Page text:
Whitney Port dishes on how to have a healthy diet!
Who doesn’t love a late night snack? Well, Whitney Port, for one. The 31-year-old fashion designer isn’t a fan of a late-night snacking and how it relates to a healthy diet. The former ‘The Hills’ starlet shared this healthy lifestyle advice to her over one million Twitter followers on Monday:
— whitney port (@whitneyEVEport) 22 March 2016
Listen to Whitney Port : A Healthy Diet Can Be Sabotaged by a Late Night Snack
Listen to Whitney Port. At least when it comes to her advice on how midnight snacking can be bad for a healthy diet.
A study out of Northwestern University and published in the journal Obesity suggests that eating at off-times (i.e. late at night or in the middle of the night when the body desires rest) can lead to weight gain. Significant—and the first fundamental evidence that associated meal timing and increased weight gain.
Researchers believe it has to do with energy regulation by the body’s circadian rhythms (24-hour clock). They suggest that scheduling meals better could be the important element in reducing obesity incidents (also significant, since a third of adults in the U.S. are considered obese).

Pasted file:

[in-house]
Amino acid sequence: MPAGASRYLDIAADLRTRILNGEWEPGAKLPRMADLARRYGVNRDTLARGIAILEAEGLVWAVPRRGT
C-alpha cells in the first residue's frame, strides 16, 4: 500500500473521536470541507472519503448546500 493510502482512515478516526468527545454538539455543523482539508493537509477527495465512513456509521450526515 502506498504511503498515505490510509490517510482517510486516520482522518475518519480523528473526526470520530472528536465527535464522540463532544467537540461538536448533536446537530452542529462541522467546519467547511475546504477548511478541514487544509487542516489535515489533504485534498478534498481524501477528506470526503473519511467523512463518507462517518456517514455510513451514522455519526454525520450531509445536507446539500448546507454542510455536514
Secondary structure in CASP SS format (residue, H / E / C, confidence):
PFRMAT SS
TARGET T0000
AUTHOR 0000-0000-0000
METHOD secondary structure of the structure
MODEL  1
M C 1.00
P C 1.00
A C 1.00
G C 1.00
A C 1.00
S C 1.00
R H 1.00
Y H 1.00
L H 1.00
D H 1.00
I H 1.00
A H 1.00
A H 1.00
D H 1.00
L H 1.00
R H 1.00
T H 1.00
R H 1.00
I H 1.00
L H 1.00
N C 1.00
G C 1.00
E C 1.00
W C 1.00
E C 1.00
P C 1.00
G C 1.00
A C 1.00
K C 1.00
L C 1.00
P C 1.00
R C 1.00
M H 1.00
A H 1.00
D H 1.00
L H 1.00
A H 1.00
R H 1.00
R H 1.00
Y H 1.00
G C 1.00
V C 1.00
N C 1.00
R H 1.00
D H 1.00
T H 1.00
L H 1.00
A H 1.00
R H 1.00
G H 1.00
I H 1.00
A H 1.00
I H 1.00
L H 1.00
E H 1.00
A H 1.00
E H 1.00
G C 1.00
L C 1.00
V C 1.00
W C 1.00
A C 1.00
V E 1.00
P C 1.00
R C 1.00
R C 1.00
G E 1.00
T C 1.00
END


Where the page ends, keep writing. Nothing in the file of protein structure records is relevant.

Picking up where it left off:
Take a look at shift workers—they tend to be overweight, according to study researchers, as they are eating at times that aren’t in line with the body’s circadian rhythm. This evidence is what initially inspired researchers into looking at whether or not eating at odd times can contribute toward weight gain.
For the study, researchers observed mice that were fed fattening diets. Mice that were fed fattening foods during normal sleeping hours had a 48 percent weight increase over the baseline. Mice that ate the same type/amount of food during normal “awake” hours only had a 20 percent weight increase over baseline.
Researchers plan to investigate the mechanisms behind this theory that eating during sleep hours, or late night snacking, can contribute to weight gain. They are hopeful that findings lead to strategies to help battle obesity.
So Whitney Port has a point—and ingenuously supports a strong body of evidence: Don’t let midnight snacking sabotage your healthy diet.
Sources for Today’s Article:
Whitney Port Twitter account. 5:03 p.m. – 21 Mar 2016.
Fellman, M., “Late-Night Snacks: Worse Than You Think,” Northwestern University web site, September 3, 2009; http://www.northwestern.edu/newscenter/stories/2009/09/turek.html#!, last accessed March 22, 2016.